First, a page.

Brett form. For instance, A section is the

Brett Bosetski

December 11, 2017

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Dr. Mayrose

Music 206

 

Hindemith’s
Sonata for Trumpet and Piano Analysis

 

            When
you think of all the famous composers that made a name for themselves during
the early half of the 20th century, a German composer by the name of
Paul Hindemith stands among them.  Before
he fled Germany to the United States, the Nazi Party considered his work
“degenerate music” because of his political stance and experiences, thus his
work was blacklisted from the public. Before moving to the U.S. during his
exile in Switzerland; Hindemith wrote the Sonata
for Trumpet and Piano.  This Sonata
became part of a series of ten sonatas for wind instruments with piano and
represents one of the century’s most significant trumpet repertoire
compositions.  In a program note by
Richard Freed, an American music critic, he states… “This particular work took
on a depth quite beyond its companion sonatas; it became one of Hindemith’s
most personal expressions.”1
Interesting features of this piece include the opening motif using quartal
intervals that is dispersed throughout the 1st movement and the
bigger structure of specific key areas that create its unique form.

            Hindemith
definitely had sonata form in his thoughts when writing this piece.  Even on the largest scale, spanning all 3 movements
he had sonata form applicable by having the 1st movement – fast, the
2nd movement – slow, and the 3rd movement – fast again
(i.e. fast-slow-fast) keeping the typical ABA structure.  Diving deeper into the form of the 1st
movement, Hindemith’s trumpet sonata is not a typical sonata form.  Looking at Figure 1 below provided by Gimar
Cavalcante (A Ball State University Grad Student), we can see that structure is
not just a sonata
form but that of a rondo form
too.2 
The use of this sonata-rondo form in the piece is evident by the
changing pitch center and the new material that comes with it to show the next
sections.  There are many aspects that
create the sonata form. For instance, A section is the exposition while A’
section is considered the development and knowing that the piece starts and ends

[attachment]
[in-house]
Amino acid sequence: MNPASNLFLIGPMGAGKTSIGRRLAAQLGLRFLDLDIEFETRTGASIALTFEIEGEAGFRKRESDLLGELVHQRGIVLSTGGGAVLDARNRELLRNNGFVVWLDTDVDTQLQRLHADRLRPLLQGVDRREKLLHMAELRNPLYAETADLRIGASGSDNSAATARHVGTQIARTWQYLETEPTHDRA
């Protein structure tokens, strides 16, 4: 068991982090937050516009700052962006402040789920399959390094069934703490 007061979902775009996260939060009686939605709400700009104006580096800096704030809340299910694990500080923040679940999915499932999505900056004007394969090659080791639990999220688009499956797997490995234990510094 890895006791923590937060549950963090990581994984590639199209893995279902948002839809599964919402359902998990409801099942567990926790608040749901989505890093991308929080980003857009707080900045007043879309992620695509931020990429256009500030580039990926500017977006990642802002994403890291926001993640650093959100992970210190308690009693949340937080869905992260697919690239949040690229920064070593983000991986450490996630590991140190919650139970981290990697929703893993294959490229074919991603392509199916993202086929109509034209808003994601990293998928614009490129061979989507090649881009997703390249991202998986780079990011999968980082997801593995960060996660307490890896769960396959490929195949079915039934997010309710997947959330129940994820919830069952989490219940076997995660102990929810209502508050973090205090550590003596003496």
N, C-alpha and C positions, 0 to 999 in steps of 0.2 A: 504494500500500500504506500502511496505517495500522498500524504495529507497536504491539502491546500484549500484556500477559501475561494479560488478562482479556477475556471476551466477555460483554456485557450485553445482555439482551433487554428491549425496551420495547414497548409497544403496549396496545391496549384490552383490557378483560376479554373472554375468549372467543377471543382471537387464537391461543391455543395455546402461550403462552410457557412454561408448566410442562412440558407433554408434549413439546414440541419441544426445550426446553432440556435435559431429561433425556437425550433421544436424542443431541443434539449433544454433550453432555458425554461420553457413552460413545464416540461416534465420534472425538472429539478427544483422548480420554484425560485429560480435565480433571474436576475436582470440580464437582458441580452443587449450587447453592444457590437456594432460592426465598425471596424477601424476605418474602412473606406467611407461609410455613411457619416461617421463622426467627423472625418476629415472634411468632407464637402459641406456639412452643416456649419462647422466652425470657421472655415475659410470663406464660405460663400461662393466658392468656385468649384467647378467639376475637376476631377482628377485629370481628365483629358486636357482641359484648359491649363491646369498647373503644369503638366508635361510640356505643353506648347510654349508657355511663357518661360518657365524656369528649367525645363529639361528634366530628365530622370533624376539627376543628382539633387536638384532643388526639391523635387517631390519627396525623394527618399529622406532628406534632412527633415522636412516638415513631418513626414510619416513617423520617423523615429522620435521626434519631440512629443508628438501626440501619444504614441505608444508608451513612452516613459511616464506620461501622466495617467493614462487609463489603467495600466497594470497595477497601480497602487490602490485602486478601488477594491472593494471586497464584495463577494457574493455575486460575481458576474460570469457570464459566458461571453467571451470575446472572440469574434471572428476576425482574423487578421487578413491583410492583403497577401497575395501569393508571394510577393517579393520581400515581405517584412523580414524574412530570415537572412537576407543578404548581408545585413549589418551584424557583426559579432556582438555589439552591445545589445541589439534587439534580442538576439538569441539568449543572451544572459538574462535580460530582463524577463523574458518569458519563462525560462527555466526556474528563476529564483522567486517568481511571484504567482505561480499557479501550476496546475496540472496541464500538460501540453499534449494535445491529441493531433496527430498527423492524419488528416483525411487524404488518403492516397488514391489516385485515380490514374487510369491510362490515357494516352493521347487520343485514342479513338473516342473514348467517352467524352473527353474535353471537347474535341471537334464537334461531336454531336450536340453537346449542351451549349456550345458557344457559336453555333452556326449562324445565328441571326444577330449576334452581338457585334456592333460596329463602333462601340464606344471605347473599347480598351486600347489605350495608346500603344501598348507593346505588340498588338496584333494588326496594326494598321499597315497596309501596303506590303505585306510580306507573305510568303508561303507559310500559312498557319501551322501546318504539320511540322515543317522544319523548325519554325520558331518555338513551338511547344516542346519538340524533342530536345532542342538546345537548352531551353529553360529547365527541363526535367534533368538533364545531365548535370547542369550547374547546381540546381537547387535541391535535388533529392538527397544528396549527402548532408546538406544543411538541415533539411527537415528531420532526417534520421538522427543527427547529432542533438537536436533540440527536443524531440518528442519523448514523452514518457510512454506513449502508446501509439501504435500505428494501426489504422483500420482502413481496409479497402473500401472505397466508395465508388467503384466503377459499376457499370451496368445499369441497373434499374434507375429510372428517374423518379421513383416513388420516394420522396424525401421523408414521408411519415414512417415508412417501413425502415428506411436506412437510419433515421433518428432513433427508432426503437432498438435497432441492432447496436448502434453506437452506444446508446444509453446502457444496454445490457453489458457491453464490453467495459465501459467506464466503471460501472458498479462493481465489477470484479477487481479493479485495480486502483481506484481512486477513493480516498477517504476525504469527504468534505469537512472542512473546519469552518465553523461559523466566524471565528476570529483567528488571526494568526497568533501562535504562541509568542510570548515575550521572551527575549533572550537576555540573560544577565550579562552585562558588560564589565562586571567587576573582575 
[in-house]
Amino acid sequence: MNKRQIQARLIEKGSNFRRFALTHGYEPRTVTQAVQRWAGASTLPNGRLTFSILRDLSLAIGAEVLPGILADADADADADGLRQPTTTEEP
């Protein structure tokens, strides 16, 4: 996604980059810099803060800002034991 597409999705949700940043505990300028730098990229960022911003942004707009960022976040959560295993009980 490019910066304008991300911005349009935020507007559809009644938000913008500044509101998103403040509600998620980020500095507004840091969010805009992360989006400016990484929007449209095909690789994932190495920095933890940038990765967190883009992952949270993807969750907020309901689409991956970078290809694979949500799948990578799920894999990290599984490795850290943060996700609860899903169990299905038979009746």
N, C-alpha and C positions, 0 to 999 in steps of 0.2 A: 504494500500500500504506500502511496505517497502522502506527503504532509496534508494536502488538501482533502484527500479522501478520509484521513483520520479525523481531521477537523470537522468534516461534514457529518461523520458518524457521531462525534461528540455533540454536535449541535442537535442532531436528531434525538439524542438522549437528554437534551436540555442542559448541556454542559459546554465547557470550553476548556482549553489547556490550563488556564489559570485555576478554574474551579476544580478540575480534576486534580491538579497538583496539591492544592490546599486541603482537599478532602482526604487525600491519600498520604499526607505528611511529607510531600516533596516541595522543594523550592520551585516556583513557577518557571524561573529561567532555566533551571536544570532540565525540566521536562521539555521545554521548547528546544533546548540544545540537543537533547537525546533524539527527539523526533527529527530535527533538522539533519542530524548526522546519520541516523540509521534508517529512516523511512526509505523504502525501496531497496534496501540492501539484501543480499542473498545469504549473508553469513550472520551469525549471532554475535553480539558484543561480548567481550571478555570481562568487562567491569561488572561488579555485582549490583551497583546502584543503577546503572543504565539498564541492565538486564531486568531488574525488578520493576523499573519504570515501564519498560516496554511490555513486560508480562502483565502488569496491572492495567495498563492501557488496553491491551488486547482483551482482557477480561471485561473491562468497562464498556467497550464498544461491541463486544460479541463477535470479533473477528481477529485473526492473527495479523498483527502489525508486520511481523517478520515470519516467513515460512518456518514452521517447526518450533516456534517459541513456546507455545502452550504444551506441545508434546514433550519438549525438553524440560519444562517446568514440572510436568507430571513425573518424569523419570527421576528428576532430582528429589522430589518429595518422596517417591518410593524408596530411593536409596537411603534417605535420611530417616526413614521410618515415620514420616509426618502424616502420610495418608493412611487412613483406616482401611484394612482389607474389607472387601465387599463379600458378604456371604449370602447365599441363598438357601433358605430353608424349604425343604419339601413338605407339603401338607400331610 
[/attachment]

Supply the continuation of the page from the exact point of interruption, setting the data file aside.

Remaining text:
on B-flat Major, the A” section is the recapitulation.  At the same time, the rondo form is overlapping
the sonata form, where the B and C sections can act as transitional material
for the sonata form but in a rondo these sections act as new material not
related to the A sections.  The reasoning
that the rondo form is more present than its sonata form counterpart is that
the main theme the trumpet plays in the first 4 measures of the piece never gets
developed (Figure 2-A).  It appears in
different registers and in three different keys but it is never expanded upon
in favor of adding more material. You can see the start of each theme in
different keys in Figures 2-B and 2-C
below (Note: these themes are transposed for a
B-flat trumpet).  This so called rondo theme

can
be heard many times between the trumpet and the piano in the 1st
movement.

            Although
most modern western music is largely based on harmonies of major and minor
thirds, Hindemith has constructed large parts of his work by the means of
fourth and fifth intervals.  Thus, “quartal
harmony is the building of harmonic structures with a distinct preference for
the intervals of the perfect fourth, the augmented fourth and the diminished
fourth.”3  Many 20th and century composers
like Debussy, Bernstein, Schoenberg, and Stravinsky use these harmonic methods
as a result of reevaluating tonality.  The
melody of the rondo theme in this piece reveils those harmonies and you imidiately
hear the inversion of the quartal intervals of G-C-F in the first three notes
of trumpet.  That quartal relationship is
evident in the piano part as well.  For
example at the start of the B section in measure 30, the piano is the only one
playing in a 12/8 meter (Figure 3). 
Looking at each note relationship that is not stepwise motion (i.e.
leaping intervals) you can see that every interval is a fourth apart.  I believe he uses these intervals because he
is trying to project feelings of strengh and harmonies of fourths and fifths
add to his vision.  Hindemith wrote… “The
strongest and most unique harmonic interval after the octave is the fifth, the
prettiest nevertheless is the third by right of the chordal effects of its
combination tones.”3  This is obvious
in his beginning stylistic cue of the piece, ‘Mit Kraft’ meaning ‘With Power’.

            Moving
on from the formal and melodic structure, the rythmic structure of the piece is
another major factor in this juggernaut of a piece.  Throughout the movement the are many moments
where the trumpet and piano don’t seem to be lining up right.  That is because polyrythm plays a big factor
in the texture of the piece.  Highlighted
in Figure 4 you can see that the trumpet plays in 12/8 while simutaniously the piano
is playing 4/4 at measure 92. 

 

 

 

 

 

Often in 20th century music, the harmonic
aspects of an arrangement like key signitures and progressions are
intentionally forgotten.  That being
said, it is unmistakable to see there is not a deliberate key shown in the
staff.  Instead, Hindemith uses
accidentals to guide us through the different pitch centers displayed back in